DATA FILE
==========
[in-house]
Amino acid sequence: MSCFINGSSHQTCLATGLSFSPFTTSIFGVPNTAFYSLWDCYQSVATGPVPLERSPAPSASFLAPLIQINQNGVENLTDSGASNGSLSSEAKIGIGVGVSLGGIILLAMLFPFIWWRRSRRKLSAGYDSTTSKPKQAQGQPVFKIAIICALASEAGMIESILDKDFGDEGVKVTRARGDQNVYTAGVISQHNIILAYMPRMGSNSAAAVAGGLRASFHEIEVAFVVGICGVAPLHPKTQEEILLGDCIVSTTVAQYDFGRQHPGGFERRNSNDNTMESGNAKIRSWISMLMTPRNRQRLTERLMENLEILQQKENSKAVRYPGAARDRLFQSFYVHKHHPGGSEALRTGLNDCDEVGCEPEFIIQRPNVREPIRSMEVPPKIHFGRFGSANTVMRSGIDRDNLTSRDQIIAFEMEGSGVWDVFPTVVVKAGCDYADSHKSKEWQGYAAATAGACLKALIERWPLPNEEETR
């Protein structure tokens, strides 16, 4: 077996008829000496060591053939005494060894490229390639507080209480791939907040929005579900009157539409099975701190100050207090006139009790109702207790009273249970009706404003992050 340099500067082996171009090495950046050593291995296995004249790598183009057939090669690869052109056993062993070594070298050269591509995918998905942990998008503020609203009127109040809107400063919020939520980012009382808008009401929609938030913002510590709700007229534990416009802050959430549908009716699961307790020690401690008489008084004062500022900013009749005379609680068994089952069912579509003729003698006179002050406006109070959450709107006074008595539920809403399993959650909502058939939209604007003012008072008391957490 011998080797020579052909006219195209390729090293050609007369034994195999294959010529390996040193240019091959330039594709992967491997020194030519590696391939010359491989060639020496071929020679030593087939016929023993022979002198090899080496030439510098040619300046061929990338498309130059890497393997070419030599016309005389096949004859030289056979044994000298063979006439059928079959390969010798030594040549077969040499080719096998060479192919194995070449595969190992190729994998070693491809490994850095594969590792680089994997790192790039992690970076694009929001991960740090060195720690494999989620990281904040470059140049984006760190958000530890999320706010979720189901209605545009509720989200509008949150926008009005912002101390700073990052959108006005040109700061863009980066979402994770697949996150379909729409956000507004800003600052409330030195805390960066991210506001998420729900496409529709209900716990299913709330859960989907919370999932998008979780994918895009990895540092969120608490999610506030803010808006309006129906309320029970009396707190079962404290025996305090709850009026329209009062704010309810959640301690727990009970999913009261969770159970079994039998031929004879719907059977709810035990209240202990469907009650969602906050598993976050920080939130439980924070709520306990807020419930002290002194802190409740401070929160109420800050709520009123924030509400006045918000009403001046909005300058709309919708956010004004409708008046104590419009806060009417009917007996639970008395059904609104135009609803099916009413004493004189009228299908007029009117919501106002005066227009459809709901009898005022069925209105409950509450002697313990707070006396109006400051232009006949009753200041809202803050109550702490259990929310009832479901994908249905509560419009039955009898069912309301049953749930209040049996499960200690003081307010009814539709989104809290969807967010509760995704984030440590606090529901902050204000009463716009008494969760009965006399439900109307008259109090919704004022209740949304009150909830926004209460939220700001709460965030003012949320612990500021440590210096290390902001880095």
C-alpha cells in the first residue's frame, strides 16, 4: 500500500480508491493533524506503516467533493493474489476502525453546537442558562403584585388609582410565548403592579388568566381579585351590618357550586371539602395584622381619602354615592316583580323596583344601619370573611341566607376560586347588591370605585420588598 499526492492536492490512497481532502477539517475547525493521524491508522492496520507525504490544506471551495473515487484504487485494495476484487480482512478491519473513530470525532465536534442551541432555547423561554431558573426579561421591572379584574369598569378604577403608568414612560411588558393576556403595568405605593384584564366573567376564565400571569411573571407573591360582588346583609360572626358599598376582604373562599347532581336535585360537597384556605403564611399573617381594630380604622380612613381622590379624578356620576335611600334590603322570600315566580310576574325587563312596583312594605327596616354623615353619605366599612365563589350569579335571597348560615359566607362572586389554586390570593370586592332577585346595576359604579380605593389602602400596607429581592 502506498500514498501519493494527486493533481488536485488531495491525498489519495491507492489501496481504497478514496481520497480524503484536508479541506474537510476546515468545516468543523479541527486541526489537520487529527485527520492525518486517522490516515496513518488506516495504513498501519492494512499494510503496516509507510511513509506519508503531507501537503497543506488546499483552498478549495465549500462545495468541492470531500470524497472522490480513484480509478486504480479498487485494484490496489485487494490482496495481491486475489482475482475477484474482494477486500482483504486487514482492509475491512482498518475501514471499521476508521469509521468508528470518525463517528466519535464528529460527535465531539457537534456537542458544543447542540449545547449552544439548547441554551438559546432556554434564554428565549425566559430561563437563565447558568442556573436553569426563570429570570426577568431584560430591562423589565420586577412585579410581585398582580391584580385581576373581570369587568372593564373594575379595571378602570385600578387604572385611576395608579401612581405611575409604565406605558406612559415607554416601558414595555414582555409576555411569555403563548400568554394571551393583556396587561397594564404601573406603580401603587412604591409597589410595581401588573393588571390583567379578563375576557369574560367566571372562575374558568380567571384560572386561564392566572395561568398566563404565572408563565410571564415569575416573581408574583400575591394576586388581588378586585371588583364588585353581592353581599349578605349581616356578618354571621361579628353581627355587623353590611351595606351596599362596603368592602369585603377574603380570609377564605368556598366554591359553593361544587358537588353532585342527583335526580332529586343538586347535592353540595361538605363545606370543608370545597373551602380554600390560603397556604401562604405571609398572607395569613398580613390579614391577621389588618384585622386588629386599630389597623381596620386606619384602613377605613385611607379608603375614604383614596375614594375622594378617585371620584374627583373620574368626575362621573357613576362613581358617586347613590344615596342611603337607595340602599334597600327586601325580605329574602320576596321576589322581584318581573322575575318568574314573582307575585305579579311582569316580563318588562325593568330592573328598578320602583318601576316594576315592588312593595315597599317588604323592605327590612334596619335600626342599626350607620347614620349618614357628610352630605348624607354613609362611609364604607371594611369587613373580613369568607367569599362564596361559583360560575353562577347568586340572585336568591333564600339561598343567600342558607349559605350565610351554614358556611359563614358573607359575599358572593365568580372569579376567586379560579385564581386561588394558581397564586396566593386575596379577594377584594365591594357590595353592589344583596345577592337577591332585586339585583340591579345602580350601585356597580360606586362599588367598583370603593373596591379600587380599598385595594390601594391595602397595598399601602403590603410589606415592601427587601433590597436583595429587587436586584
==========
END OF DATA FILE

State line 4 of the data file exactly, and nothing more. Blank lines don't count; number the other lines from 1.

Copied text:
C-alpha cells in the first residue's frame, strides 16, 4: 500500500480508491493533524506503516467533493493474489476502525453546537442558562403584585388609582410565548403592579388568566381579585351590618357550586371539602395584622381619602354615592316583580323596583344601619370573611341566607376560586347588591370605585420588598 499526492492536492490512497481532502477539517475547525493521524491508522492496520507525504490544506471551495473515487484504487485494495476484487480482512478491519473513530470525532465536534442551541432555547423561554431558573426579561421591572379584574369598569378604577403608568414612560411588558393576556403595568405605593384584564366573567376564565400571569411573571407573591360582588346583609360572626358599598376582604373562599347532581336535585360537597384556605403564611399573617381594630380604622380612613381622590379624578356620576335611600334590603322570600315566580310576574325587563312596583312594605327596616354623615353619605366599612365563589350569579335571597348560615359566607362572586389554586390570593370586592332577585346595576359604579380605593389602602400596607429581592 502506498500514498501519493494527486493533481488536485488531495491525498489519495491507492489501496481504497478514496481520497480524503484536508479541506474537510476546515468545516468543523479541527486541526489537520487529527485527520492525518486517522490516515496513518488506516495504513498501519492494512499494510503496516509507510511513509506519508503531507501537503497543506488546499483552498478549495465549500462545495468541492470531500470524497472522490480513484480509478486504480479498487485494484490496489485487494490482496495481491486475489482475482475477484474482494477486500482483504486487514482492509475491512482498518475501514471499521476508521469509521468508528470518525463517528466519535464528529460527535465531539457537534456537542458544543447542540449545547449552544439548547441554551438559546432556554434564554428565549425566559430561563437563565447558568442556573436553569426563570429570570426577568431584560430591562423589565420586577412585579410581585398582580391584580385581576373581570369587568372593564373594575379595571378602570385600578387604572385611576395608579401612581405611575409604565406605558406612559415607554416601558414595555414582555409576555411569555403563548400568554394571551393583556396587561397594564404601573406603580401603587412604591409597589410595581401588573393588571390583567379578563375576557369574560367566571372562575374558568380567571384560572386561564392566572395561568398566563404565572408563565410571564415569575416573581408574583400575591394576586388581588378586585371588583364588585353581592353581599349578605349581616356578618354571621361579628353581627355587623353590611351595606351596599362596603368592602369585603377574603380570609377564605368556598366554591359553593361544587358537588353532585342527583335526580332529586343538586347535592353540595361538605363545606370543608370545597373551602380554600390560603397556604401562604405571609398572607395569613398580613390579614391577621389588618384585622386588629386599630389597623381596620386606619384602613377605613385611607379608603375614604383614596375614594375622594378617585371620584374627583373620574368626575362621573357613576362613581358617586347613590344615596342611603337607595340602599334597600327586601325580605329574602320576596321576589322581584318581573322575575318568574314573582307575585305579579311582569316580563318588562325593568330592573328598578320602583318601576316594576315592588312593595315597599317588604323592605327590612334596619335600626342599626350607620347614620349618614357628610352630605348624607354613609362611609364604607371594611369587613373580613369568607367569599362564596361559583360560575353562577347568586340572585336568591333564600339561598343567600342558607349559605350565610351554614358556611359563614358573607359575599358572593365568580372569579376567586379560579385564581386561588394558581397564586396566593386575596379577594377584594365591594357590595353592589344583596345577592337577591332585586339585583340591579345602580350601585356597580360606586362599588367598583370603593373596591379600587380599598385595594390601594391595602397595598399601602403590603410589606415592601427587601433590597436583595429587587436586584